While Drustvar and Stormsong themes are about land business, nobles/cults and farming respectively, Tiragarde Sound is the most “Kul Tiran” zone. It is mostly about sea-bound people – or centered around them.
It is quite diverse in questline themes, unlike Drustvar or Vol’dun.
North’s unique questlines are brave mountain trappers and Norwington estate which provides Kul Tiran horses and fights with troggs. Northern part also gives you two questlines which may effectively be previews for Drustvar and Stormsong – probably Tiragarde was meant to be the first for questing, to give a first taste of the remaining two.
The southern part can also surprise with diversity: you help gnomes to organize a steam spring resort, you struggle with an outpost mutiny and you also are charged with some hunting quests in pelts-providing lodge.
This is already six different themes! While all of them are interesting to explore and playthrough, the seventh is the main and central course: pirate/Ashvane plot.
Pirates were finally done properly. We were given a nice look from the inside in Stranglethorn, but it was but a couple of ships. This day we get a vibrant Tortuga – I wouldn’t say “Suramar” of course, but the quality approach for developing a proper town is the same.
Here’s what you call “grey” storytelling. Pirates are bad, they are our nemesis in the zone. And yet they do not all kill you on sight. There are friendly NPCs (damn, we even have a flight path there!), factions, a lovable anarchy. Pirates are doing pirate things, of course – but in so many different ways. Drinking, brawling, hunting for treasures, signing up crews. You observe how alliances are formed and shattered – just as quick as a bandit would do it. You do not just wear the colors for masquerade, you talk to people, pursuing your goals, and things actually change, progress and evolve depending on your actions. For a change, it’s not about earning trust – on the contrary, you’re gradually ruining it, and this is so realistic.
In two words, this is exactly how you must feel in a real pirate city: a stranger will not survive for long without a proper guide and acquaintances. The thing that you want to ruin their plans doesn’t help.
Lady Ashvane, although largely absent in the zone itself, is my favorite villain character so far. Vol’dun, Drustvar and Stormsong offer your normal “pure evil/corrupted good” options. Lady Ashvane is not. She’s not necessarily cruel (despite using child labor), she’s more realistic and down to earth – power hungry, working to maximize her profits, scheming to get all that. For a change, it is nice to have a villain that doesn’t fall on his/her knees and offer her soul for ghosts, death, demons, whatever occult thingies occur nearby. And that also makes her a great character – mark you, I easily see her understanding a thing or two and making a heel-face turn. Although probably not, as Blizzard sees it :) But she’s not the one we need to put a sword through – and for that I’m grateful.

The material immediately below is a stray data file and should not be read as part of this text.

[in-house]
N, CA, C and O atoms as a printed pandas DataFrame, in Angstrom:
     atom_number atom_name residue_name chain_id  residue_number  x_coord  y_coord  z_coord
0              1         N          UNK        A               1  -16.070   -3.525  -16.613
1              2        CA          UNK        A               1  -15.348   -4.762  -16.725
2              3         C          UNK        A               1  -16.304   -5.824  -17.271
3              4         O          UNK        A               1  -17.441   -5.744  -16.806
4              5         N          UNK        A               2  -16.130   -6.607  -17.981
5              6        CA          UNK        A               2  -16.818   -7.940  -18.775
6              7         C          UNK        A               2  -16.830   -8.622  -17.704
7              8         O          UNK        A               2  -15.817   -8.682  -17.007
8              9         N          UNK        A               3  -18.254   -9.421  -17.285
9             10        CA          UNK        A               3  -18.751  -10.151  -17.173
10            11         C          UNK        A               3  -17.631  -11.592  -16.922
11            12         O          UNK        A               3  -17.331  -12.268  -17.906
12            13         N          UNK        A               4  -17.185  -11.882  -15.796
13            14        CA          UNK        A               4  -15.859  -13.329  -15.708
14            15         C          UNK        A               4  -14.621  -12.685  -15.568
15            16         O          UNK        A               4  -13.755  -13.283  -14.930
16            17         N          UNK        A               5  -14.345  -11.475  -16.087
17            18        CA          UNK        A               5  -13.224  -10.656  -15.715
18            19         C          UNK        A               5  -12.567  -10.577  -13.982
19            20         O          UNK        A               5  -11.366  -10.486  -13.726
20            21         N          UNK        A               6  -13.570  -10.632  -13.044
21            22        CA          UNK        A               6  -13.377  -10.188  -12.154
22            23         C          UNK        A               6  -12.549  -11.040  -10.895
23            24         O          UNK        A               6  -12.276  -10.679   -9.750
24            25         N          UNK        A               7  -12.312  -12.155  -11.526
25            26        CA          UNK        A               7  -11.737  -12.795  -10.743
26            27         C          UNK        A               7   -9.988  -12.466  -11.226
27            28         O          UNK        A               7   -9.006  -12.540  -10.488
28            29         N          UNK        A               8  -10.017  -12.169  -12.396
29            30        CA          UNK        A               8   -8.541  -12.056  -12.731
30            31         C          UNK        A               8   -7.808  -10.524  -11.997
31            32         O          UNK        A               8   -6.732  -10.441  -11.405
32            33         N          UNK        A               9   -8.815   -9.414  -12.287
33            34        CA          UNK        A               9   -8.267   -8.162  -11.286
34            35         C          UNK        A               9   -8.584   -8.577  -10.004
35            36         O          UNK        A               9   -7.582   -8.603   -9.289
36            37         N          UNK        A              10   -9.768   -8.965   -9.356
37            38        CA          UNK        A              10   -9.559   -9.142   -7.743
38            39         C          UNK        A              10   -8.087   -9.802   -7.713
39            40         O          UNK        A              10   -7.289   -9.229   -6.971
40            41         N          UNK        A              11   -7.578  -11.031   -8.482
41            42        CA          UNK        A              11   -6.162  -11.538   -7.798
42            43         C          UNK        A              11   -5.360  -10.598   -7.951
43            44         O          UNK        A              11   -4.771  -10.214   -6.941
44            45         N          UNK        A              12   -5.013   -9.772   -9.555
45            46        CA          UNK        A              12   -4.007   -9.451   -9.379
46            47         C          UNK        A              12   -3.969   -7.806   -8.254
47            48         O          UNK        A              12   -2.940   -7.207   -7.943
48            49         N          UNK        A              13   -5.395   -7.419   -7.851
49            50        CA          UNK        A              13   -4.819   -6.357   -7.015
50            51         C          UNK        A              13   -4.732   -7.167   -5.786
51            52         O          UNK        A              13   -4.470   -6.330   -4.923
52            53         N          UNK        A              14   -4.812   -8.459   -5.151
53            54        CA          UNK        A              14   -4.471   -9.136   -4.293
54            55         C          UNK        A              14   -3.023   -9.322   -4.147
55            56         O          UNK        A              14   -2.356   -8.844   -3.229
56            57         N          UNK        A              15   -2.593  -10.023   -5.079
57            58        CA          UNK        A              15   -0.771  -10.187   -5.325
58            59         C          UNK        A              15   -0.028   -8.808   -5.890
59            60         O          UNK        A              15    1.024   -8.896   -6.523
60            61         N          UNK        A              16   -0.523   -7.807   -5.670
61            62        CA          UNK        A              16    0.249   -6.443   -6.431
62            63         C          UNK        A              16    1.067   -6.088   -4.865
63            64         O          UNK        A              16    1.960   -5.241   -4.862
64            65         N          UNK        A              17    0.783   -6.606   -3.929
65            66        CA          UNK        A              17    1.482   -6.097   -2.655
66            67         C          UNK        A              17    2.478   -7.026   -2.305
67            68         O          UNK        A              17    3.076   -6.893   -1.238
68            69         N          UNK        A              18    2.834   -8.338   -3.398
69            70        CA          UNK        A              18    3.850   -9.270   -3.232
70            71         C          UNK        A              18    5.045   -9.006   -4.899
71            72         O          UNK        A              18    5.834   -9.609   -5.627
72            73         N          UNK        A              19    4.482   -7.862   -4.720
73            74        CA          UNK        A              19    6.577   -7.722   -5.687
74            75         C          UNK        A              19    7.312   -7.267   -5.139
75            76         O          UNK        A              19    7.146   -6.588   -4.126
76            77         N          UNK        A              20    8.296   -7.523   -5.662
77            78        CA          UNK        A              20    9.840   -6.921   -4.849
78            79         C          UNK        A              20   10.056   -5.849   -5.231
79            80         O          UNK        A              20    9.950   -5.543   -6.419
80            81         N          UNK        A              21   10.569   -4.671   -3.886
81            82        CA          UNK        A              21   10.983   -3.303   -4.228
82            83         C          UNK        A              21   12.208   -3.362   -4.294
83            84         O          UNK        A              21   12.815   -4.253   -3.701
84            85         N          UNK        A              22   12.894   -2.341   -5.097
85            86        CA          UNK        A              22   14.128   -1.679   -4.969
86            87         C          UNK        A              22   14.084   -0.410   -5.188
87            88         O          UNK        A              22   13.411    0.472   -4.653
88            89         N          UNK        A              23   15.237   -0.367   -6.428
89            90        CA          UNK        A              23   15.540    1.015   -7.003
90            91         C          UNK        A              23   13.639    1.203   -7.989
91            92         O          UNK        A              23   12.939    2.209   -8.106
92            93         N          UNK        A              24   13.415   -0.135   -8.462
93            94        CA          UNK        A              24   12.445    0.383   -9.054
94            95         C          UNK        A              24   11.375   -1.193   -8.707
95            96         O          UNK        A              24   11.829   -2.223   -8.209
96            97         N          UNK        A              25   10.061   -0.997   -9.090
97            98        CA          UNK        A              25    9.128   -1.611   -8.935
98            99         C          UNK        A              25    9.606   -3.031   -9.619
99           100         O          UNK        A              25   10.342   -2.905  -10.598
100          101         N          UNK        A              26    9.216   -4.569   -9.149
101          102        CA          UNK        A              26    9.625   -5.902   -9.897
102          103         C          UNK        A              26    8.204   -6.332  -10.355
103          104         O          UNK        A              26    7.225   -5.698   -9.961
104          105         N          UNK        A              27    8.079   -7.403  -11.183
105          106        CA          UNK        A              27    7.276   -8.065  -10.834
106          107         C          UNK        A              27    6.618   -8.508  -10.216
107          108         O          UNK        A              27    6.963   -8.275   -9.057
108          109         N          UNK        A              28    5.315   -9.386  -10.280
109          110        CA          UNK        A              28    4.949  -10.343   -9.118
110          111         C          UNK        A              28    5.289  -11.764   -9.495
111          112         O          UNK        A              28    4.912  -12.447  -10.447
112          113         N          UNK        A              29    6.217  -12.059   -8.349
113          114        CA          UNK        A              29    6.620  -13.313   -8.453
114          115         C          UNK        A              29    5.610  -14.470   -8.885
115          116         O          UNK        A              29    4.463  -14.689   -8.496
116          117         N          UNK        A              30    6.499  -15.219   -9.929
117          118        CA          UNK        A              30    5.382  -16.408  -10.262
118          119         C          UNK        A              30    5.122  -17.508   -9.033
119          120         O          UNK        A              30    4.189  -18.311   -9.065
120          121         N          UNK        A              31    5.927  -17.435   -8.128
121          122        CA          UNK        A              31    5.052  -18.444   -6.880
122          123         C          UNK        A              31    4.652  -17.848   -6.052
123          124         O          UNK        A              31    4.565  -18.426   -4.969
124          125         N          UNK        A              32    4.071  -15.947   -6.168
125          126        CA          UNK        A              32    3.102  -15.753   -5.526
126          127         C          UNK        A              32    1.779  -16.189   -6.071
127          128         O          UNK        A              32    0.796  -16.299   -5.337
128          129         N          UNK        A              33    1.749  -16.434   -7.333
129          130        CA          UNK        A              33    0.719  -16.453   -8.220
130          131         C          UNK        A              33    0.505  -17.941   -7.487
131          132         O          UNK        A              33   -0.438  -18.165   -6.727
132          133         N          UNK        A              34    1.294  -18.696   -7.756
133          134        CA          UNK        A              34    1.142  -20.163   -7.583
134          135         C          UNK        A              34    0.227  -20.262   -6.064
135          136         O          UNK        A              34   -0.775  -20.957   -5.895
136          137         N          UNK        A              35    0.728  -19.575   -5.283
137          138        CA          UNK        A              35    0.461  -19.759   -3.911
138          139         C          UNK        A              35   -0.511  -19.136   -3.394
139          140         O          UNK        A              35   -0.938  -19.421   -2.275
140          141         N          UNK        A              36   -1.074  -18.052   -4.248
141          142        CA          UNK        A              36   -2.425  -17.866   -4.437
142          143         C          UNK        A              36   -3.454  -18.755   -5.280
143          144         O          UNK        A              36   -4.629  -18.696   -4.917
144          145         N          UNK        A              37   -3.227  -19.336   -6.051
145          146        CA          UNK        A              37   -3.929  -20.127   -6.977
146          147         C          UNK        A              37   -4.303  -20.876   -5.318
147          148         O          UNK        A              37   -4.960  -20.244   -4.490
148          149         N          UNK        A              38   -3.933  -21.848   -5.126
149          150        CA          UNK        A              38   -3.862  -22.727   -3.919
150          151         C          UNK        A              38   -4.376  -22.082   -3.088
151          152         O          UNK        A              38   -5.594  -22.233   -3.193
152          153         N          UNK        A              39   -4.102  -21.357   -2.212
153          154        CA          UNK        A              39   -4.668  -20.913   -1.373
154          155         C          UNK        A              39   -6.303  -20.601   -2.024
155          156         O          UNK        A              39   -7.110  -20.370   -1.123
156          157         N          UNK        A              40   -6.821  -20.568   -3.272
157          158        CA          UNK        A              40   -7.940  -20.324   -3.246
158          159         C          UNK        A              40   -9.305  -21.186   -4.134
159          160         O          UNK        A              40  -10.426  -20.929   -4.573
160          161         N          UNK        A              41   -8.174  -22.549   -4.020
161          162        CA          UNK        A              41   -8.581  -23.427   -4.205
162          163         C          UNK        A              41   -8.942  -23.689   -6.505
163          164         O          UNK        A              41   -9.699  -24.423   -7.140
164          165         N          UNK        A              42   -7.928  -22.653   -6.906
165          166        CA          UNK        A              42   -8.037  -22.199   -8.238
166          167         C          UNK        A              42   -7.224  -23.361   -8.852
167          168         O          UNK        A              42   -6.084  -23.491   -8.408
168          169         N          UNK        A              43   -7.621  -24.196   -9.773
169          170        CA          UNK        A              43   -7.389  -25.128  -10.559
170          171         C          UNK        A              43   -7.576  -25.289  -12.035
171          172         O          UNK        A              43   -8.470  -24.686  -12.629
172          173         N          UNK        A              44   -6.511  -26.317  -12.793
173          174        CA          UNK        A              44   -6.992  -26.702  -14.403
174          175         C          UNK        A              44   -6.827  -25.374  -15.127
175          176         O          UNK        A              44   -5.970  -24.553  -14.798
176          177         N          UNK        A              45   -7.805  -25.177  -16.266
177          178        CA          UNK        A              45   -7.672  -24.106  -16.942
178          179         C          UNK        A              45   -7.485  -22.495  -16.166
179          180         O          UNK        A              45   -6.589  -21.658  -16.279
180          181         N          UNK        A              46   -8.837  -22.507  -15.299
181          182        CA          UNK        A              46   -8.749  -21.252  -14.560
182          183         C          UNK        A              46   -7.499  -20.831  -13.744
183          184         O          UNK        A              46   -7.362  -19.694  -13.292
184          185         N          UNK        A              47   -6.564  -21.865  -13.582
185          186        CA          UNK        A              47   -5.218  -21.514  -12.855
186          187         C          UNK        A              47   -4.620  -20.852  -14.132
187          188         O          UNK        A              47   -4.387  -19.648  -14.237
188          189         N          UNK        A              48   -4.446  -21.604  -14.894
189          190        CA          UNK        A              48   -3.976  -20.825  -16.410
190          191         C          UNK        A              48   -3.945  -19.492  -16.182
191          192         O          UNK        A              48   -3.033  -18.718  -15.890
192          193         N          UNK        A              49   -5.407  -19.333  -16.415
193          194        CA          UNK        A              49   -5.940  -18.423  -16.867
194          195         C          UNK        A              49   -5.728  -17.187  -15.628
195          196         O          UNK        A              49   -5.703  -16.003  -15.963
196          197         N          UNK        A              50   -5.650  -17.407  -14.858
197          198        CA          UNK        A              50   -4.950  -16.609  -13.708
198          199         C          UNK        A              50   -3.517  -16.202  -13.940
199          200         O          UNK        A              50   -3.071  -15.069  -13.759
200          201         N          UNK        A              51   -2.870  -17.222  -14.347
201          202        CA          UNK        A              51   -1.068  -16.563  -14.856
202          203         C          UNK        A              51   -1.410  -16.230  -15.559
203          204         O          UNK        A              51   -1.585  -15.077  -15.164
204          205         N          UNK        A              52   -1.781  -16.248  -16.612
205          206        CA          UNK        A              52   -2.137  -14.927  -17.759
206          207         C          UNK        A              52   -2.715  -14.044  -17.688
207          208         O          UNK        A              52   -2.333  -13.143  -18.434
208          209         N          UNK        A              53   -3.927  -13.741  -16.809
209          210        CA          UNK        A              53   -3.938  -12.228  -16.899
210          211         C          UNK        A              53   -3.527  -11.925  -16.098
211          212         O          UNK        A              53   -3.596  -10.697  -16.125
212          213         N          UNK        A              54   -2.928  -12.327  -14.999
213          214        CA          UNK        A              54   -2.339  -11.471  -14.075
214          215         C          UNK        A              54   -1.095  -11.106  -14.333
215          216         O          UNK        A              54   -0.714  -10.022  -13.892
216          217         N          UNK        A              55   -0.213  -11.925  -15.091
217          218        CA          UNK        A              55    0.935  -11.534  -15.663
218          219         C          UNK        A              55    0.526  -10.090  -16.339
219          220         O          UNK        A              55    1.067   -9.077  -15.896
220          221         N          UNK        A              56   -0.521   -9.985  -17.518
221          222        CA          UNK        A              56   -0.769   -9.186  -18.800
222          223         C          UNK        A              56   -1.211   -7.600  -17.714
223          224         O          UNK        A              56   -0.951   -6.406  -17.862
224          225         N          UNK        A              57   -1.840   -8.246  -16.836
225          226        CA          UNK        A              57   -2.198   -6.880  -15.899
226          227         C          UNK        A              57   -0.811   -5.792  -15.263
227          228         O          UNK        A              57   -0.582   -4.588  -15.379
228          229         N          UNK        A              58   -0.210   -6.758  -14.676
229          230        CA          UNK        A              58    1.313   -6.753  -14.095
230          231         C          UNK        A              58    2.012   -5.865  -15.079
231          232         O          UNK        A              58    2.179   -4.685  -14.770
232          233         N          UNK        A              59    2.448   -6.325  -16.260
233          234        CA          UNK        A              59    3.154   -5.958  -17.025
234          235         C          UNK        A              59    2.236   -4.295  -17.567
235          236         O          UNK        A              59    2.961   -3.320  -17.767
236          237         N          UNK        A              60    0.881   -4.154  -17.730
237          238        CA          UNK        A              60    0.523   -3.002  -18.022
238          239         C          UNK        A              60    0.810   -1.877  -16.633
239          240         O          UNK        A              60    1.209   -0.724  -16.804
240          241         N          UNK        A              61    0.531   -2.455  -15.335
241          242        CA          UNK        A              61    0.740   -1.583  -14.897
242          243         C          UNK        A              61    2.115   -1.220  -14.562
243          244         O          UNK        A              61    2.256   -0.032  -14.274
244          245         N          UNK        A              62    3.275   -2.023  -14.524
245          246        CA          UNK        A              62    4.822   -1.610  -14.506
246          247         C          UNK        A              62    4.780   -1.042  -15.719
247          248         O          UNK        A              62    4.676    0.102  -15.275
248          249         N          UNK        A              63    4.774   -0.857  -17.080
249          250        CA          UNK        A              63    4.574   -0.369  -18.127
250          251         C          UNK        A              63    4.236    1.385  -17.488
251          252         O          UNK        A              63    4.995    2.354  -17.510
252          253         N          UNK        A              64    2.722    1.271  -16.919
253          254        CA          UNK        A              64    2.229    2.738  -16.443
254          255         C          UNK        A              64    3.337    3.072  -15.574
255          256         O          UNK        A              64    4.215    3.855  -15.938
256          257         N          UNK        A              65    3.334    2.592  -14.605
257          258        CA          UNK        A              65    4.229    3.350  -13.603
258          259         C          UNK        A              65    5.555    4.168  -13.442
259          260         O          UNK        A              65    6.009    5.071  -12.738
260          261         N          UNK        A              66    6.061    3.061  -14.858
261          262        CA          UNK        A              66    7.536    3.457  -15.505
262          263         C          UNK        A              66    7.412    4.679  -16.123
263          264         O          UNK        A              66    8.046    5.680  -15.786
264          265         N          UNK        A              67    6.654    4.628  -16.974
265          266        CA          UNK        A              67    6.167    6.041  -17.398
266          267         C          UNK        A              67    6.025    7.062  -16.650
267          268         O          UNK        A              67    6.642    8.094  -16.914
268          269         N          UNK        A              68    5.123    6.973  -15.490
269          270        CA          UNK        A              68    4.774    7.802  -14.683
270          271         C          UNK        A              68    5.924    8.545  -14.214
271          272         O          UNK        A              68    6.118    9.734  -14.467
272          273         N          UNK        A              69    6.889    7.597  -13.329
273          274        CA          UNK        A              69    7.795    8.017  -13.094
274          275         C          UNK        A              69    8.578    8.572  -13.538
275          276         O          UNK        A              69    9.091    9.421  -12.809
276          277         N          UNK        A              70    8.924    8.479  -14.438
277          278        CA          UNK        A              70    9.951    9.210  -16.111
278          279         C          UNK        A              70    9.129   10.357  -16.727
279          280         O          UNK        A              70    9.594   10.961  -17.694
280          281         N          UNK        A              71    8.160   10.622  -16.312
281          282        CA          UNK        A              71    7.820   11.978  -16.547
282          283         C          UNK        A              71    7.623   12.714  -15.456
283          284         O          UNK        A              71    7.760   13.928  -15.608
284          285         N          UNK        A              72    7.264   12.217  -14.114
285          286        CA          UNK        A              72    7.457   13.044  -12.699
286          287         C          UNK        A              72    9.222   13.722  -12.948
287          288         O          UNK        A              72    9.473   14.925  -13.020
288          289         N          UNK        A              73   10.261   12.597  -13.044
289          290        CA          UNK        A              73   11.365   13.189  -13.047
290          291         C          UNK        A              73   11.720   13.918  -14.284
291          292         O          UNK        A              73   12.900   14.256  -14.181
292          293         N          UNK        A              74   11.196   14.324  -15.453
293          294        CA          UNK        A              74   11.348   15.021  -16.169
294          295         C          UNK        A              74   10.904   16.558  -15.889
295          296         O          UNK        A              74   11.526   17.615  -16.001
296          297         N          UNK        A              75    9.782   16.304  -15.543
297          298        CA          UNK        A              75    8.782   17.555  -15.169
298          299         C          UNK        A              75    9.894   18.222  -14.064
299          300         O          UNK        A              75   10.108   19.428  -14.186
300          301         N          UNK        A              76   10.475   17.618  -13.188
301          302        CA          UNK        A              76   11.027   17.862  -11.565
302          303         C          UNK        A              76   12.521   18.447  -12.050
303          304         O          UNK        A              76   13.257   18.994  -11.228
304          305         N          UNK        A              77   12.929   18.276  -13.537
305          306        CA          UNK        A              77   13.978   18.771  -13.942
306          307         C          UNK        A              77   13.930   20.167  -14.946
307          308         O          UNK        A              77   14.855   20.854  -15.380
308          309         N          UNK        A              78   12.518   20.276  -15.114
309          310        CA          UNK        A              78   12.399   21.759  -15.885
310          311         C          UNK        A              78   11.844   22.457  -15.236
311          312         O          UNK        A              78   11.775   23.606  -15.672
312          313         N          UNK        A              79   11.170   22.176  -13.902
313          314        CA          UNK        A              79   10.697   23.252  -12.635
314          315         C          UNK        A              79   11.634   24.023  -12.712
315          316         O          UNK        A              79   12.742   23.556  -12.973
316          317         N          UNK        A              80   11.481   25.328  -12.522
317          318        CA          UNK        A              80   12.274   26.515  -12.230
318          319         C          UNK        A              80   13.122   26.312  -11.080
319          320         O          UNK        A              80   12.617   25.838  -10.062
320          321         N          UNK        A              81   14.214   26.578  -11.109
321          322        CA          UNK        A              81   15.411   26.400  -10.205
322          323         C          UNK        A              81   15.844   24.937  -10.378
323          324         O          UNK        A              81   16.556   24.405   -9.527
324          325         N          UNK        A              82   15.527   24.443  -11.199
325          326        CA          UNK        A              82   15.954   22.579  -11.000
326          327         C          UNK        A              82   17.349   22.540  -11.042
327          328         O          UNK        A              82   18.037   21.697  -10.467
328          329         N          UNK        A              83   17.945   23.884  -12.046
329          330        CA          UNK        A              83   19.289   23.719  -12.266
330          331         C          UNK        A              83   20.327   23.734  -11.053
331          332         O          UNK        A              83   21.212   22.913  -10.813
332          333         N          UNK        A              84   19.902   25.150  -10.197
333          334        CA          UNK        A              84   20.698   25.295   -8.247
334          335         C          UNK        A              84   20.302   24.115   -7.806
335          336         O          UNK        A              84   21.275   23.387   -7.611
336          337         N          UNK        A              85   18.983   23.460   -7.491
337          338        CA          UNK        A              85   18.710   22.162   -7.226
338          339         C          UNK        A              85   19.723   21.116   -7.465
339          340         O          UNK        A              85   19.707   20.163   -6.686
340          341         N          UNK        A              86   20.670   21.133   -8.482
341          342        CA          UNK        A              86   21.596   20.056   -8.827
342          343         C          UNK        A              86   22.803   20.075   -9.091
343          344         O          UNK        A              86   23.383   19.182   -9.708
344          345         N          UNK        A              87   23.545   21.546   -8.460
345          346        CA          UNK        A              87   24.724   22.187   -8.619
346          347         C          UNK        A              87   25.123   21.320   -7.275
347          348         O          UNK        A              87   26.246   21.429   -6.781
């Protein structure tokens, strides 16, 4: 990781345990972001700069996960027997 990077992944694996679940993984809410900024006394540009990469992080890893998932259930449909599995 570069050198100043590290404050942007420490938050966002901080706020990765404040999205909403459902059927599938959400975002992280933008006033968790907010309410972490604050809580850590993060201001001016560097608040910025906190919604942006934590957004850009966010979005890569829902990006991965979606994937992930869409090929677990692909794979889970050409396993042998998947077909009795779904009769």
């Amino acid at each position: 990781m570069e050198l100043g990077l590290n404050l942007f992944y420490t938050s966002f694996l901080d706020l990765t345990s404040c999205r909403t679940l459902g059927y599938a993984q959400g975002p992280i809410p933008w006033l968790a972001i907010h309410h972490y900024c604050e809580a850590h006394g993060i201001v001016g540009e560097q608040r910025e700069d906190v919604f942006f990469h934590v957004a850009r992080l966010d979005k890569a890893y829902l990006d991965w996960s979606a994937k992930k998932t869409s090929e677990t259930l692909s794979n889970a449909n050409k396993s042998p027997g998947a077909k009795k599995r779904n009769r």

She’s also very stylish, reminding us of Disney villains. I definitely like her appearance – not in a fanboy attitude, but for what unique and great character she makes.
Tiragarde, flooded and separated by many waters, is one of the most serene zones (now played through Stormsong – the second next to it). It has the most appealing and catching ambience melody which I could compare maybe to Highmountain. Thoughtful world questing will definitely be nice here. Here you also make a heavy usage of ferry boats – they are your bread and butter for travel.
Out of minor highlights, there is Flynn, and there is Scratchy quest (someone in Blizzard perfectly understands about cats and cat behavior).
Tops and 10 out of 10. I’m afraid this is the only grade I’m giving to BfA zones so far, and having played through Stormsong, I’m afraid it’ll be the only one.
Battle for Azeroth Zone Reviews: